Our future economic relationship should also reflect a spirit of openness. The "Transatlantic Economic Partnership" announced at the May 18 Summit represents an important step toward a broader vision of free and open transatlantic commerce with high standards for health, safety, and environmental protection. It launches a pragmatic, broad-based effort to reduce barriers on billions of dollars in trade.

We should consider intensified cooperation to combat international crime, alien smuggling, and drug trafficking. We have already developed useful models, including a joint U.S.-EU initiative to help Caribbean island governments combat drug trafficking and an innovative project in Ukraine and Poland to discourage trafficking in women. But much more can be done, and we should look creatively for other opportunities.

OSCE

Today's OSCE is an important tool to strengthen the hand and extend the reach of democracy. With its broad membership and moral authority, the OSCE is putting the original Helsinki Principles into practice from the Balkans to Belarus in order to deter and defuse crises that threaten our values and security.

We need to expand the OSCE's engagement in areas where democracy's roots are still fragile, including the Balkans, the Caucasus, and central Asia. We also want to develop practical new tools for the OSCE to support peacekeeping and train police, and expand the kind of activities OSCE missions can perform.

Russia, Ukraine

The American image of a secure, free, and prosperous Europe very much includes Russia. Russia is a key partner in so many of the instruments of cooperation we have with Europe. We must deepen Russia's participation in OSCE and partnerships with NATO, the EU, and U.S., and support the new Russian revolution wherever we can.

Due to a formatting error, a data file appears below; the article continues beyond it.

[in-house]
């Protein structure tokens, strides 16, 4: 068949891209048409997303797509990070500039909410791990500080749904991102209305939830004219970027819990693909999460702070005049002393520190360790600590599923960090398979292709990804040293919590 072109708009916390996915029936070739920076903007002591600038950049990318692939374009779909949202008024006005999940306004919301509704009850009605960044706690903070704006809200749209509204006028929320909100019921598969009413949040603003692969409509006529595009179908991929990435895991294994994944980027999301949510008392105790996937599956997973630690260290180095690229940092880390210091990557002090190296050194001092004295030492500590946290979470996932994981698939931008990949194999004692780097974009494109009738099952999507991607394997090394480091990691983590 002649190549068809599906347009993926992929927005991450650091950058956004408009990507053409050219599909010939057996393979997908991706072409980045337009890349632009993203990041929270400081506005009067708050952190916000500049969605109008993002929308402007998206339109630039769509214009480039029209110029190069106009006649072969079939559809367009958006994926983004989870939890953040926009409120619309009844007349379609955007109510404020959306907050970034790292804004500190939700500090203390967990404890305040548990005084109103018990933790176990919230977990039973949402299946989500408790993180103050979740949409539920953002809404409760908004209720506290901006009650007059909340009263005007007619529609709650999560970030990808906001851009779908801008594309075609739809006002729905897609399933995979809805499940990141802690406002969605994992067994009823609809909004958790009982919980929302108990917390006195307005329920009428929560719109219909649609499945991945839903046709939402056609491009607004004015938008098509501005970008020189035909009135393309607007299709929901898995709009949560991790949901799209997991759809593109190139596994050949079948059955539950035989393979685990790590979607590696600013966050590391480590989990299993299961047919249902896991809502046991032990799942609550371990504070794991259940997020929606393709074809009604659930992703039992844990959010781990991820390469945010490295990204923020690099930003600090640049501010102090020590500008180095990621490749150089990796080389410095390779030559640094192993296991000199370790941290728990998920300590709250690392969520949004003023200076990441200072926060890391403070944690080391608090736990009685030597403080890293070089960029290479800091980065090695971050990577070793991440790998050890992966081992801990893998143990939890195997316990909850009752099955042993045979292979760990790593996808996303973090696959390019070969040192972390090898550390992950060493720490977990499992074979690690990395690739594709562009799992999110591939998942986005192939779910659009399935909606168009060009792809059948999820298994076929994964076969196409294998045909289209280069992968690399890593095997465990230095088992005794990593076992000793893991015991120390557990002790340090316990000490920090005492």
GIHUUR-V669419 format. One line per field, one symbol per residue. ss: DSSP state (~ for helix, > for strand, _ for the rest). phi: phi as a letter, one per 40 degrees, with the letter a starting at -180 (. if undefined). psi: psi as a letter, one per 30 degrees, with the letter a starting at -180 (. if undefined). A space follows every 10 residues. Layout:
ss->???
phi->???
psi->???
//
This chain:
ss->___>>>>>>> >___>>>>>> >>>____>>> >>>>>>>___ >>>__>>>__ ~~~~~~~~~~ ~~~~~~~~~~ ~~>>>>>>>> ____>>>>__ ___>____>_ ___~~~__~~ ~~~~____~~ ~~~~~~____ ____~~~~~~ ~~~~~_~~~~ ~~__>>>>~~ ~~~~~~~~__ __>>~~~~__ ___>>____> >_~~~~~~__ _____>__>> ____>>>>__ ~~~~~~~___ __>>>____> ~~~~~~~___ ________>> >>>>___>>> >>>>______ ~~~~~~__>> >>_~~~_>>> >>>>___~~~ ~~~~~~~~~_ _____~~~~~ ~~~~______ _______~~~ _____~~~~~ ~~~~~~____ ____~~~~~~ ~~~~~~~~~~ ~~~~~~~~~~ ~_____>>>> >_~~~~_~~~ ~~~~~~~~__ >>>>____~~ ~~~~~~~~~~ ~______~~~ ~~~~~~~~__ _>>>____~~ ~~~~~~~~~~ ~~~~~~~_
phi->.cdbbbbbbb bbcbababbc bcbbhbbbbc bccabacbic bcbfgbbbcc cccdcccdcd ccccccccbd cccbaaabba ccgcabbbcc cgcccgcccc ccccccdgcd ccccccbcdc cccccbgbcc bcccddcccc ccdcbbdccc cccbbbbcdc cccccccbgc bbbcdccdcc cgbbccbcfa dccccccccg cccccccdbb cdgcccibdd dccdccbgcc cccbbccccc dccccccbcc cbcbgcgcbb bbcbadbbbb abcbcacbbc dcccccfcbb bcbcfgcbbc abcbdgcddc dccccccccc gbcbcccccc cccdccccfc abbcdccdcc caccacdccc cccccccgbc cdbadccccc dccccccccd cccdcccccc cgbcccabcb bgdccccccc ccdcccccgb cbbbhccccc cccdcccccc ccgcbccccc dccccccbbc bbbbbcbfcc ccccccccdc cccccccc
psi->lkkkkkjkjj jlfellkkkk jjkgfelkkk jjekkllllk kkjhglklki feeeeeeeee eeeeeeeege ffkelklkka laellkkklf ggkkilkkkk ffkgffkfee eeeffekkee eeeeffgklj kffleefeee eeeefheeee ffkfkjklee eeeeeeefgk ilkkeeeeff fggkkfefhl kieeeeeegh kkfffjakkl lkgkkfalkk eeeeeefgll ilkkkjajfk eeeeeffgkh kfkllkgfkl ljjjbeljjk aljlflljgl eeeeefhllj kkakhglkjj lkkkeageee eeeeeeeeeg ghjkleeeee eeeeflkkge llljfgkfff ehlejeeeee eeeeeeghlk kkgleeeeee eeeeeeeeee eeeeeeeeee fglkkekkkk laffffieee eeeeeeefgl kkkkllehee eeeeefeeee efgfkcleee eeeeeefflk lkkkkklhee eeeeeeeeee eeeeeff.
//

We can do no less for Ukraine, where success in building a market economy and developing democratic institutions affects both American and European interests.

Conclusion

In a fast-moving, interconnected world, international cooperation is ever more important to ensure that change constitutes progress, not disorder. Aptly applying the tools of diplomacy is critical to safeguarding and promoting our interests. Diplomacy is the means through which we bring solutions to problem areas and construct or adapt international institutions to meet changing needs.

Our best defense against the threats that face us today, from regional conflict to terrorism, proliferation, and narcotics, is the willing partnership of responsible nations that work in the interests of their citizens to secure the blessings of prosperity and freedom. Our progress toward these goals is the measure of whether or not we have seized the opportunities and dealt with the critical issues of our time.

[End of Document]